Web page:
Note, if you will, that Toronto FC is picking first in 2013. There’s a reason: TFC was awful in 2012.

This is not to pick on Mwanga, Tchani and Opara, each of whom has struggled for reasons not entirely of their own creation. None of them are bad players – but they are walking, talking illustrations of the difficulty inherent in this process. Because they simply have not been what we might have reasonably expected of the top draft trio; shouldn’t one of the top three draft picks be strutting into star territory?

Rather, the trio’s combined average starts over three MLS seasons stands at an underwhelming 12.

Tchani launched his pro career in New York before moving to Toronto and then Columbus; all totaled he has 45 starts in three seasons.

New York was a tough place to start, as then-manager Hans Backe quickly assessed that products of the American system “are just missing something,” he once told me, unable to place exactly what, but probably referring to that extra little sixth sense of the game. It is probably the same something that Jurgen Klinsmann famously assessed was missing when Ghana dismissed the United States from World Cup 2010.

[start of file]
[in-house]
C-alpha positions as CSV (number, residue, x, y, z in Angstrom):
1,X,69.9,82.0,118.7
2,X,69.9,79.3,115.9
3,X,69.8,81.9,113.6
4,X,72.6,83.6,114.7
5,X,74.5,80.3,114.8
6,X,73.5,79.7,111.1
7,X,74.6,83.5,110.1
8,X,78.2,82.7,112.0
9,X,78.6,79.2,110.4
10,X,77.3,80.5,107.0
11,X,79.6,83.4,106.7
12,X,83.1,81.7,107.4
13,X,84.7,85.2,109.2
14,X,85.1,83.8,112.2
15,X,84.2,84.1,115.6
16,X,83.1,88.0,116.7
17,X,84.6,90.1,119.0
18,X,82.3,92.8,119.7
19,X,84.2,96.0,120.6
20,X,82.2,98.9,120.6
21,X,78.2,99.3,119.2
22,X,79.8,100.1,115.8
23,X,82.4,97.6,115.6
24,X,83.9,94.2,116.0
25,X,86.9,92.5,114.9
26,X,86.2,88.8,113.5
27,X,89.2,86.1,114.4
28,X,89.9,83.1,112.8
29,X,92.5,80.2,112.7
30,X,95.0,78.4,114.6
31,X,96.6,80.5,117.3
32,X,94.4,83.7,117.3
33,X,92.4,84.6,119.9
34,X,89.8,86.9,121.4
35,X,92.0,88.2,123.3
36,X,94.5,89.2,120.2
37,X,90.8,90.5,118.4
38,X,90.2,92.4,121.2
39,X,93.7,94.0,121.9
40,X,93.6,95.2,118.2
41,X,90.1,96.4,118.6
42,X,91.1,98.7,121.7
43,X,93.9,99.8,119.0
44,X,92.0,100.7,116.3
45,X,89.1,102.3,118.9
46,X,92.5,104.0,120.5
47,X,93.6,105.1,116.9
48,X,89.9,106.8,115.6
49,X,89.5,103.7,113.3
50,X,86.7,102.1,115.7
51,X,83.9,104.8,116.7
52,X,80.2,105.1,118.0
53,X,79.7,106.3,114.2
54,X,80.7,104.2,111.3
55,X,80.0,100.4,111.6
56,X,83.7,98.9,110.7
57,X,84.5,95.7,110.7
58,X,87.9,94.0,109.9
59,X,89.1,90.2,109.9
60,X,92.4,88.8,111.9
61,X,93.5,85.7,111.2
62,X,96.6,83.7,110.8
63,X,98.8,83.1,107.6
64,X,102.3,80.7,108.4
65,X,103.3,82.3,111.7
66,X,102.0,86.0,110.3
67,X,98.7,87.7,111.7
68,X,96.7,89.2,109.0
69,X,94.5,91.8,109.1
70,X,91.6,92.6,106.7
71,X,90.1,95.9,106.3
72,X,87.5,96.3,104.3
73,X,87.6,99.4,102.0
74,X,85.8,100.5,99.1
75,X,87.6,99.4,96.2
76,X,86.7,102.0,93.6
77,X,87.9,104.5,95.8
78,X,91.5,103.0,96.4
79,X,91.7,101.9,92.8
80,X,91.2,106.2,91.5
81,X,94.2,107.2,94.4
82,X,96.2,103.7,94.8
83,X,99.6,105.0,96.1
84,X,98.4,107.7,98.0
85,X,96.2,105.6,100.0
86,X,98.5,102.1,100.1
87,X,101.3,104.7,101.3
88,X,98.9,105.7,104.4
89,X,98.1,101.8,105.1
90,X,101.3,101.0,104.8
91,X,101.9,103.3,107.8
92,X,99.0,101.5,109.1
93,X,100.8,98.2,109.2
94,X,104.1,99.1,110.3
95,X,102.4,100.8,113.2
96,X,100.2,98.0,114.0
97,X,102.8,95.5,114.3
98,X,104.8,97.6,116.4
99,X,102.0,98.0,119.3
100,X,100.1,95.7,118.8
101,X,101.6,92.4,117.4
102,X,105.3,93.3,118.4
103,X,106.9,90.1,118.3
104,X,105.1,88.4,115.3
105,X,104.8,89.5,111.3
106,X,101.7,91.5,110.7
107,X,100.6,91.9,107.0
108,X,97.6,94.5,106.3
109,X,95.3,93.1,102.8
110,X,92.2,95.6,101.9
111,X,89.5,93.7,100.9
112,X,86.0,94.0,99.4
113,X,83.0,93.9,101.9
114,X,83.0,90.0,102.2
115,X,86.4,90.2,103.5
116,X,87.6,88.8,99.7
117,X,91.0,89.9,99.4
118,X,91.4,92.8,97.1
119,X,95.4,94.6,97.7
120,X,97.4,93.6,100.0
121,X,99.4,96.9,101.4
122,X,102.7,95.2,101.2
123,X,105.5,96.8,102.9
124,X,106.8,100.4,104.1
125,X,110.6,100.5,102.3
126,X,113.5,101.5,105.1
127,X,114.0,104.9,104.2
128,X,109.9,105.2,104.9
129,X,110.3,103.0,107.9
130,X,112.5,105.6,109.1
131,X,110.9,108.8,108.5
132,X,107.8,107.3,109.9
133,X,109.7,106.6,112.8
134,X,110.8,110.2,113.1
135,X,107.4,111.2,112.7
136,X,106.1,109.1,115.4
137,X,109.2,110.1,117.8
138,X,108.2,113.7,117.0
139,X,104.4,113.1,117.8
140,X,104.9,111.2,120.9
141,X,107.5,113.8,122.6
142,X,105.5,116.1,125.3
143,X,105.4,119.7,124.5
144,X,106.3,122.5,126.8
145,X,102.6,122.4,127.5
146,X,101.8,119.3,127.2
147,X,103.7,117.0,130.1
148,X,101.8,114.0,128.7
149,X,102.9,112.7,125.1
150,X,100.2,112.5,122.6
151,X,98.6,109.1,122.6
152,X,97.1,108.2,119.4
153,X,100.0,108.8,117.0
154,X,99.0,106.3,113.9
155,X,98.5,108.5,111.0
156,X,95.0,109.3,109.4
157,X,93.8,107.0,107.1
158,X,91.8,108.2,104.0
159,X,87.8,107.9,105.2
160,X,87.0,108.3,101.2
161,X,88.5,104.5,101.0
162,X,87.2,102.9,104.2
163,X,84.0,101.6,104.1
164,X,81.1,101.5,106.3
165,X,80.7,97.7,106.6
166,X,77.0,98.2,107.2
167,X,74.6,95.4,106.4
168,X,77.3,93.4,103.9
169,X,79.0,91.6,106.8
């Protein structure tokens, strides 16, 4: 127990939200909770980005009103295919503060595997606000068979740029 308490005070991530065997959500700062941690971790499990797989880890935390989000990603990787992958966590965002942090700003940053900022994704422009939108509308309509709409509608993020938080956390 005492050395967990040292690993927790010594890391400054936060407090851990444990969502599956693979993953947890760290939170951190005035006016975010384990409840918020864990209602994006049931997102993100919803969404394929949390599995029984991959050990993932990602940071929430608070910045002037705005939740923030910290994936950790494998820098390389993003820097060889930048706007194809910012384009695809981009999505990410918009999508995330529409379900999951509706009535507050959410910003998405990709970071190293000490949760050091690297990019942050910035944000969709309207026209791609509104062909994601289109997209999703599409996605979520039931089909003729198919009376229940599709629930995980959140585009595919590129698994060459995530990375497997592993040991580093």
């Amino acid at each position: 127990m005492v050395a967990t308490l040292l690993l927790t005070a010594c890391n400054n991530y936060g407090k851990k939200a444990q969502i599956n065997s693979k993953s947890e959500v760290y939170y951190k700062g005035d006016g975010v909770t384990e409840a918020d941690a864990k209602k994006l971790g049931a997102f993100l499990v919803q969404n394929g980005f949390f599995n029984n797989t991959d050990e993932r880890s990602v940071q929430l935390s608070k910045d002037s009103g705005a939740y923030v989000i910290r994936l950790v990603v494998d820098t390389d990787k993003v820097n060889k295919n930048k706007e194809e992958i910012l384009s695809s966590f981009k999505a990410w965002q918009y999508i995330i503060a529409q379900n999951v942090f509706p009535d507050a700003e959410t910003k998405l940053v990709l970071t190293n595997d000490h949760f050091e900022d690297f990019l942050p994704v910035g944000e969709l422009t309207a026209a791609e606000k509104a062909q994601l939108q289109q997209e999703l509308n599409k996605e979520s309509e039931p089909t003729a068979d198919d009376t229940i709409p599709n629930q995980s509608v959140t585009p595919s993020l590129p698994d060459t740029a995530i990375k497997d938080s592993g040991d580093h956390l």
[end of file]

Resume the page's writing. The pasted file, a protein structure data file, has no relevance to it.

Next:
(MORE: a quickie MLS draft primer)

Backe once, somewhat infamously, I suppose, imposed a temporary rule in practice demanding that Tchani passed balls forward rather than backward or laterally. Clearly, the manager was something this side of impressed.

Tchani was traded to Toronto, where almost no one succeeds. Since then he’s moved to Columbus, where the central midfielder is a polarizing figure for fans around Crew Stadium. Again, he’s not a bad player – he’s just not storming the castles of success, either.

Opara has started even few games over three years (22), although some of that is down to injury misfortune. Either way, San Jose just let him go, and Opara – once seen as a shoe-in as the next great U.S. center back – now hopes to provide depth along Sporting Kansas City’s back line.